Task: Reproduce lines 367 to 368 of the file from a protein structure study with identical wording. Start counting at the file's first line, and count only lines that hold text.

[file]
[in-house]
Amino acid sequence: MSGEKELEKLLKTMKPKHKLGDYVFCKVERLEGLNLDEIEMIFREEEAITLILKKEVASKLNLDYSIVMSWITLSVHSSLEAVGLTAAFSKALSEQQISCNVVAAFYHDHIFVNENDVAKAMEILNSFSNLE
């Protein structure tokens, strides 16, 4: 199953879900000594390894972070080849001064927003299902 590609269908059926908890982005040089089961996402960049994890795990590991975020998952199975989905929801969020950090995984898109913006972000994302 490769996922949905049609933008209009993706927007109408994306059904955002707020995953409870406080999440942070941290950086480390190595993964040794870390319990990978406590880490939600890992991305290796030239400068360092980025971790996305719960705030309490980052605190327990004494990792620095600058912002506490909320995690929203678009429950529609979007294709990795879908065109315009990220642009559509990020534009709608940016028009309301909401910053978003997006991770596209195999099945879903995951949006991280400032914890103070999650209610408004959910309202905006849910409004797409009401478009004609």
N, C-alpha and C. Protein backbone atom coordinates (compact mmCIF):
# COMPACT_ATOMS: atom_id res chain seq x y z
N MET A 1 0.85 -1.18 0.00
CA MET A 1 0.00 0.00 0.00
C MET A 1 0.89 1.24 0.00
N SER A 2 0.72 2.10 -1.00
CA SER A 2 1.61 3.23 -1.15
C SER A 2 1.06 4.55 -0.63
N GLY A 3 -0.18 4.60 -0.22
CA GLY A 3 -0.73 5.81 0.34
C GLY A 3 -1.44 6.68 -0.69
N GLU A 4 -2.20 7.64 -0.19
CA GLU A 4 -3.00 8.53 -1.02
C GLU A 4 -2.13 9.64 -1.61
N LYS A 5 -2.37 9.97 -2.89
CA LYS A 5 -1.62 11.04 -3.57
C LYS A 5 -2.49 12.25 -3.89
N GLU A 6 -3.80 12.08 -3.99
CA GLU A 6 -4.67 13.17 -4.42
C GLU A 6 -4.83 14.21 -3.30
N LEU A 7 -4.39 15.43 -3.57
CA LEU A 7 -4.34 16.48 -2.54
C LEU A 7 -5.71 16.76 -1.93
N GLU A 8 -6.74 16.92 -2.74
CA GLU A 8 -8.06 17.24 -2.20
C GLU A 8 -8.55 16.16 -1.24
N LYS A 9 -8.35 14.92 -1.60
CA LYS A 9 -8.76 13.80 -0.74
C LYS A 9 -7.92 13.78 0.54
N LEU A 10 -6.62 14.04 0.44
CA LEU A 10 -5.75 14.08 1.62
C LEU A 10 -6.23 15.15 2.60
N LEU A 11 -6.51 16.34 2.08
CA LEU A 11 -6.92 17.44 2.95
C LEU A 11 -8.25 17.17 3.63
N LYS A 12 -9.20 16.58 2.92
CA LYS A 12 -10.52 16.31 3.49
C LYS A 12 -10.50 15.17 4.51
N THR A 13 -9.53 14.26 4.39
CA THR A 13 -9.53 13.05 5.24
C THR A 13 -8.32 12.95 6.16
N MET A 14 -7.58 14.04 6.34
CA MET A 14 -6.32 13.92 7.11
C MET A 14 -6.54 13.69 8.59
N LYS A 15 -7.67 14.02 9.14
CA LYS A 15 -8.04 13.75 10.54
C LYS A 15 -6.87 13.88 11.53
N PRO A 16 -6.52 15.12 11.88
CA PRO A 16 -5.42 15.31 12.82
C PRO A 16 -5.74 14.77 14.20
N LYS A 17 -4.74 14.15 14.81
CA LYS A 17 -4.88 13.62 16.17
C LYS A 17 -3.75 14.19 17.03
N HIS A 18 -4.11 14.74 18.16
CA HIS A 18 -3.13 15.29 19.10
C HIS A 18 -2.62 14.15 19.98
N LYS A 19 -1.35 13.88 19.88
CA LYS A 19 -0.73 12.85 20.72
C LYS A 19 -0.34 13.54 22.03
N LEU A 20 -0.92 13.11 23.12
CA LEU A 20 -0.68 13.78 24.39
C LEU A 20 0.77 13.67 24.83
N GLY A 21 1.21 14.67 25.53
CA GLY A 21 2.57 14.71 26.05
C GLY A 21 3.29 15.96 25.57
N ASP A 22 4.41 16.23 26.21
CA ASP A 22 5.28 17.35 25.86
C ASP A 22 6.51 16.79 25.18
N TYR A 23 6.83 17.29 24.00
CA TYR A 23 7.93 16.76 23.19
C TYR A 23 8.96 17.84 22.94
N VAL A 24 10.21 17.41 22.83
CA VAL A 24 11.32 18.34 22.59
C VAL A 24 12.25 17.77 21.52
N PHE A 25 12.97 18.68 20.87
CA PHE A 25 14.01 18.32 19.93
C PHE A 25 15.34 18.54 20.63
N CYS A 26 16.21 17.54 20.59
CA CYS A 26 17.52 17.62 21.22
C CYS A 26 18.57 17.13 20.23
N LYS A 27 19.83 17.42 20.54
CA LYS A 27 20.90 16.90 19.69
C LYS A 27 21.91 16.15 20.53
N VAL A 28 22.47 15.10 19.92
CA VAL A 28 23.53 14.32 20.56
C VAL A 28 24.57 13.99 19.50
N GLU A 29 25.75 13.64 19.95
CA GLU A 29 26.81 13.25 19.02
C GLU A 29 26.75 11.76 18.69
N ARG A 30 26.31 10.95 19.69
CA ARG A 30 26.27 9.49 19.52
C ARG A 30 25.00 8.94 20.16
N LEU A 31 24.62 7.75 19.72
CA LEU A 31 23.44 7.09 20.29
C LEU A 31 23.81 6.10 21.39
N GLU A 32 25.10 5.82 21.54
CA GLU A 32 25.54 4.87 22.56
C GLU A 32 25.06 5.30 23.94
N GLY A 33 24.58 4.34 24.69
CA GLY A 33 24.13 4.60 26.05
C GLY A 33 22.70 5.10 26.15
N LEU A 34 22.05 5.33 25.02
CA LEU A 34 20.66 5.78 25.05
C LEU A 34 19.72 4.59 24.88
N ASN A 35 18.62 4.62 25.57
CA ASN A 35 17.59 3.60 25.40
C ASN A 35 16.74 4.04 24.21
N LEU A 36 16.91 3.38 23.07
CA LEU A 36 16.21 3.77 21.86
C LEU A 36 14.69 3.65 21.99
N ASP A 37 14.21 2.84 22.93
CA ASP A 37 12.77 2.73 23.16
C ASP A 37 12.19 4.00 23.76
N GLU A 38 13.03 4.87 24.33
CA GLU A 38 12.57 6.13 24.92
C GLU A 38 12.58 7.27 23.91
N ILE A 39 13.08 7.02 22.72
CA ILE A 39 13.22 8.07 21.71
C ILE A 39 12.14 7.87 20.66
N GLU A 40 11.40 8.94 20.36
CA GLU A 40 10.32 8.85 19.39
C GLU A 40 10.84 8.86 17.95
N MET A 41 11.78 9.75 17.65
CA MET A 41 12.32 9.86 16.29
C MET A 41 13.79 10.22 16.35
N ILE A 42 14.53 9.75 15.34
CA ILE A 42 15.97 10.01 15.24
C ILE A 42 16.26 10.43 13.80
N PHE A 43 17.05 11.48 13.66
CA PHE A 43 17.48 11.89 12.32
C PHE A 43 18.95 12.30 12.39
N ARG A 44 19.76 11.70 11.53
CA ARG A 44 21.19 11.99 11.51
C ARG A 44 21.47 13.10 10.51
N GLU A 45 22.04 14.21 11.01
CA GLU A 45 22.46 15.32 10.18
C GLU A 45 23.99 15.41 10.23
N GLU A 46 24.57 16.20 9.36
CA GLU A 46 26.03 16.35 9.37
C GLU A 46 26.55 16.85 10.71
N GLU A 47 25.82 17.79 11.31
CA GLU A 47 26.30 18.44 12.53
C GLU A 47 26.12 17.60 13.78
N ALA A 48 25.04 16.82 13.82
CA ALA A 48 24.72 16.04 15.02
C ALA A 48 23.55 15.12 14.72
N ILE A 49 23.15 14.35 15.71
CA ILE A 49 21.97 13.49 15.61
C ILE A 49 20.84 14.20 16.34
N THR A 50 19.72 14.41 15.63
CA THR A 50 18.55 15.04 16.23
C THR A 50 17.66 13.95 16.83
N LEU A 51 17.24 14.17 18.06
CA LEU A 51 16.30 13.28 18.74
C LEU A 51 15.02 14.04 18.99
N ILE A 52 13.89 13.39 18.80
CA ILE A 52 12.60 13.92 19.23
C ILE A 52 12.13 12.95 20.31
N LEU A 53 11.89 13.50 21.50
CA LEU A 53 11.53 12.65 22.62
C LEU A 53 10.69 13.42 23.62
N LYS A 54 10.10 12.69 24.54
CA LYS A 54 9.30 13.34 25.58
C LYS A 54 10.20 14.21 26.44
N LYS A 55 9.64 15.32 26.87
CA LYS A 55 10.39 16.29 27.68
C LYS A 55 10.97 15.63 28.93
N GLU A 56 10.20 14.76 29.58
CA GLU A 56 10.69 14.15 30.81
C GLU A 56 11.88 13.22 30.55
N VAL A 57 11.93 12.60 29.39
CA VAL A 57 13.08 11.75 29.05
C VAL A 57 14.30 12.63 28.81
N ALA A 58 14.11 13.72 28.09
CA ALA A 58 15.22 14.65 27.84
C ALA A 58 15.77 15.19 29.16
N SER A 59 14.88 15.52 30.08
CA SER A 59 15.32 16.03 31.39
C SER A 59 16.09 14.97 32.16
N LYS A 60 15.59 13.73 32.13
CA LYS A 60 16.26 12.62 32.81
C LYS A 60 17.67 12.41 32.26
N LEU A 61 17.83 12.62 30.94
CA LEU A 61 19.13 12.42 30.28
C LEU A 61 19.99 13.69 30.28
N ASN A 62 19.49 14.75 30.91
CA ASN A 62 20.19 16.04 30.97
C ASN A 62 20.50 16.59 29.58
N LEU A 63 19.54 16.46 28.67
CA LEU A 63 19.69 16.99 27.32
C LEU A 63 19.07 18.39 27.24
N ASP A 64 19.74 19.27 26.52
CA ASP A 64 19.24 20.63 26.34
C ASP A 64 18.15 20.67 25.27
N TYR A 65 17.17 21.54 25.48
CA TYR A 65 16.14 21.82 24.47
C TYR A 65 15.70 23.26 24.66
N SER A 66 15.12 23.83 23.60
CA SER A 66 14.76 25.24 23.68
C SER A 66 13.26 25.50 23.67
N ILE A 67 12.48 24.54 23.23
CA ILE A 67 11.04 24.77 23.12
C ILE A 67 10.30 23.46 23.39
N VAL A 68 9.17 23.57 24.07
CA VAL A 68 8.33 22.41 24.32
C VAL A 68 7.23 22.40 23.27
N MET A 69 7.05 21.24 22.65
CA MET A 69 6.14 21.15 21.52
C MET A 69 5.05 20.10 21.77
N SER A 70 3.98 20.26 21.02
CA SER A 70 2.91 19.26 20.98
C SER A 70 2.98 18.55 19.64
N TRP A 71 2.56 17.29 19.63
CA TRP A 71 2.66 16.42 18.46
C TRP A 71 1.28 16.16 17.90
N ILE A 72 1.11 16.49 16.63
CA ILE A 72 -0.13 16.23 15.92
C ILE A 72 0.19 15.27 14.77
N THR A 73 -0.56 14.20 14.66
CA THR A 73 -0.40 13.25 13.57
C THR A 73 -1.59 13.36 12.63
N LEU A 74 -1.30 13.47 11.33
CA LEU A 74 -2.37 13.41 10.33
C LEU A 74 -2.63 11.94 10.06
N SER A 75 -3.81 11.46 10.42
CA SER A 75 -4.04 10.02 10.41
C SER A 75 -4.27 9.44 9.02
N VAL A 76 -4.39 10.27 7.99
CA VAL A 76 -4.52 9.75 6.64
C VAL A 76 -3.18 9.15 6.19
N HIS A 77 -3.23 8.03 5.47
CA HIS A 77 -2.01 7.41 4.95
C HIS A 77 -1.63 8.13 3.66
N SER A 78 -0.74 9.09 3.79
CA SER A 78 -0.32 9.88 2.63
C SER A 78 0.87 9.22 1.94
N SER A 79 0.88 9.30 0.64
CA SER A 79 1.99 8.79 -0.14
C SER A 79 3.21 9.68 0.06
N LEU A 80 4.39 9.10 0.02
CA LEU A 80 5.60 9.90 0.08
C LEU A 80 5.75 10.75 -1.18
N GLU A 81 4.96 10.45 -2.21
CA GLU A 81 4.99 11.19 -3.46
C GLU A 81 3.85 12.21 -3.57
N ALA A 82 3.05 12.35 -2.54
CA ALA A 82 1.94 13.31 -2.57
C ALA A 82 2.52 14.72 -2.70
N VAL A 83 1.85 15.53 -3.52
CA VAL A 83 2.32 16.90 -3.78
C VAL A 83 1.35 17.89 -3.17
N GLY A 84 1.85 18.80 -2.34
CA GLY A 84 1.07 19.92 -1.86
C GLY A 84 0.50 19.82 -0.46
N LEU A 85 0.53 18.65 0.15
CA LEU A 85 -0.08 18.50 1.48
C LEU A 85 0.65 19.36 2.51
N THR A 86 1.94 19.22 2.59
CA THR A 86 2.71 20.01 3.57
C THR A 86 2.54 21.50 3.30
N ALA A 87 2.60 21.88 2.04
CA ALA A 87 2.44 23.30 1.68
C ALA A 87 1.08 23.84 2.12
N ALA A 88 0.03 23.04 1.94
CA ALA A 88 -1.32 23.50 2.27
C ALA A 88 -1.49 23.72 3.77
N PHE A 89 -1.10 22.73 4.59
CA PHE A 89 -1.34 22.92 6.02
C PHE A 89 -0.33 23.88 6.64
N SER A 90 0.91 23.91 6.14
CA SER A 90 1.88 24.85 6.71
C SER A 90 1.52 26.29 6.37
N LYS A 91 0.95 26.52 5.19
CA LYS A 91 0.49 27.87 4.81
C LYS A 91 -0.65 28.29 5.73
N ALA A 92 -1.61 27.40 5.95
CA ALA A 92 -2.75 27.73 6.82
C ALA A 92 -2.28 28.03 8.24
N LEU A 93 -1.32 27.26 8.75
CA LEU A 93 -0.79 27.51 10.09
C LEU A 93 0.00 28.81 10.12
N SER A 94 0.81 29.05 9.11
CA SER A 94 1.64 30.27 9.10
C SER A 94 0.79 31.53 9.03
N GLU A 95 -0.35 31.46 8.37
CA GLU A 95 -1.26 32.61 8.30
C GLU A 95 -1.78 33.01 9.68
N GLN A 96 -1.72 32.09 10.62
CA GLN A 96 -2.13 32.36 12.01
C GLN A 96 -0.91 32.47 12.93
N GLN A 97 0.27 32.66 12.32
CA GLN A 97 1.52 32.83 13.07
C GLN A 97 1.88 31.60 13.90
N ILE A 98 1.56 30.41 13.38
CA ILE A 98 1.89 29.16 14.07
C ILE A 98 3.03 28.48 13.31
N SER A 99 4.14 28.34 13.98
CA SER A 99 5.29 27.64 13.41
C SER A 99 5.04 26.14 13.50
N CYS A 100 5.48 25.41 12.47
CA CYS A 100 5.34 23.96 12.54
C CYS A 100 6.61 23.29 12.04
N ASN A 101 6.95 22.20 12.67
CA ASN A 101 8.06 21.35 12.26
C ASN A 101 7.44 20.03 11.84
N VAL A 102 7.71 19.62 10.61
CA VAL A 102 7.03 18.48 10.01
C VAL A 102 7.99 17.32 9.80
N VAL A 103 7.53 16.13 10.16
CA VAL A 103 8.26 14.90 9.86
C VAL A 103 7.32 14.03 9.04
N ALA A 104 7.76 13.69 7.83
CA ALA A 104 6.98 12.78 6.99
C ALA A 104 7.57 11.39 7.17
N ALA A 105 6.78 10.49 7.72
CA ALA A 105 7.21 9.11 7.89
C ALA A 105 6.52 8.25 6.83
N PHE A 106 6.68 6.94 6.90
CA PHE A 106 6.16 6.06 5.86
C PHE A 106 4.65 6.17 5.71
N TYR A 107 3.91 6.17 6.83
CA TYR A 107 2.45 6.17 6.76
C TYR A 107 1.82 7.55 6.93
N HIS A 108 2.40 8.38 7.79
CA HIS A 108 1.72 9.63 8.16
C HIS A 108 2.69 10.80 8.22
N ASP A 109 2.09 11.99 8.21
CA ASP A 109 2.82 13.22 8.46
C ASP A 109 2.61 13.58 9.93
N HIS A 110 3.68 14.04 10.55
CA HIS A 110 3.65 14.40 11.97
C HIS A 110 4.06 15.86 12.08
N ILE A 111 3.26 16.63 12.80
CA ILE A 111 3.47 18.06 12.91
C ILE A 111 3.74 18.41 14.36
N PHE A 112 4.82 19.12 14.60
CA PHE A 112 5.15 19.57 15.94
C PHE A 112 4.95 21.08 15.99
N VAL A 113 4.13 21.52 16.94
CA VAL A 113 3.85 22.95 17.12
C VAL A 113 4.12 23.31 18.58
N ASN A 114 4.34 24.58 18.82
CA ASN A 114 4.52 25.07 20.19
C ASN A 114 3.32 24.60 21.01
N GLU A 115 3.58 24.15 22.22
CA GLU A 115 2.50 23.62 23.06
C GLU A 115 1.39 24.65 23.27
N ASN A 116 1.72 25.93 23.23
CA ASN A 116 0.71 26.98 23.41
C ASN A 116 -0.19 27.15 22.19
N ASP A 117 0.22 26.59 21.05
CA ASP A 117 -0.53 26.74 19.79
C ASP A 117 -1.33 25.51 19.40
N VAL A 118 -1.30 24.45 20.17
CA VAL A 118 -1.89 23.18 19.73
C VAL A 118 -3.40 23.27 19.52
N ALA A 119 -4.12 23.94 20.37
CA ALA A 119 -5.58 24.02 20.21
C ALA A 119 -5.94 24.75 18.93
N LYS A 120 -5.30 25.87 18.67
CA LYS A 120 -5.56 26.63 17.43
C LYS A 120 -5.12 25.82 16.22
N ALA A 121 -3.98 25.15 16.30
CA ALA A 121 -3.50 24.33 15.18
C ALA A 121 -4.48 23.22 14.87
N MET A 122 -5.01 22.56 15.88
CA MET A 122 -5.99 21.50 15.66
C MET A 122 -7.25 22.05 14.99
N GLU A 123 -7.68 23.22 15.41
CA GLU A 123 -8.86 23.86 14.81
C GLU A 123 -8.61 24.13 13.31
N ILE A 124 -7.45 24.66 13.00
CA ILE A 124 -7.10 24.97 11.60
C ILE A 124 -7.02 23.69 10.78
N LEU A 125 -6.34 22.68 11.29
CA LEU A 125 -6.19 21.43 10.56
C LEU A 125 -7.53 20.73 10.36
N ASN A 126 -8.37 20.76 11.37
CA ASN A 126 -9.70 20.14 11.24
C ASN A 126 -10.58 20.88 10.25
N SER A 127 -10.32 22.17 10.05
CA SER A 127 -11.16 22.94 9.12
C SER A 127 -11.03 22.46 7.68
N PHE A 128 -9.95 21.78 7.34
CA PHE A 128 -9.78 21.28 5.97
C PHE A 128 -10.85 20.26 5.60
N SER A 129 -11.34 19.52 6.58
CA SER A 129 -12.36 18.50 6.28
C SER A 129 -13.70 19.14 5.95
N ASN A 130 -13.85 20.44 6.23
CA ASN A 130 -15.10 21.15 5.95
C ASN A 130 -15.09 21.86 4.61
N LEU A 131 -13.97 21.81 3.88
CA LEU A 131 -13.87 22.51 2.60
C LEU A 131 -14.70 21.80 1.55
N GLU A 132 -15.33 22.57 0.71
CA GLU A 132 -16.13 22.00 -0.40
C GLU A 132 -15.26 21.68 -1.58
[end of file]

CA ALA A 121 -3.50 24.33 15.18
C ALA A 121 -4.48 23.22 14.87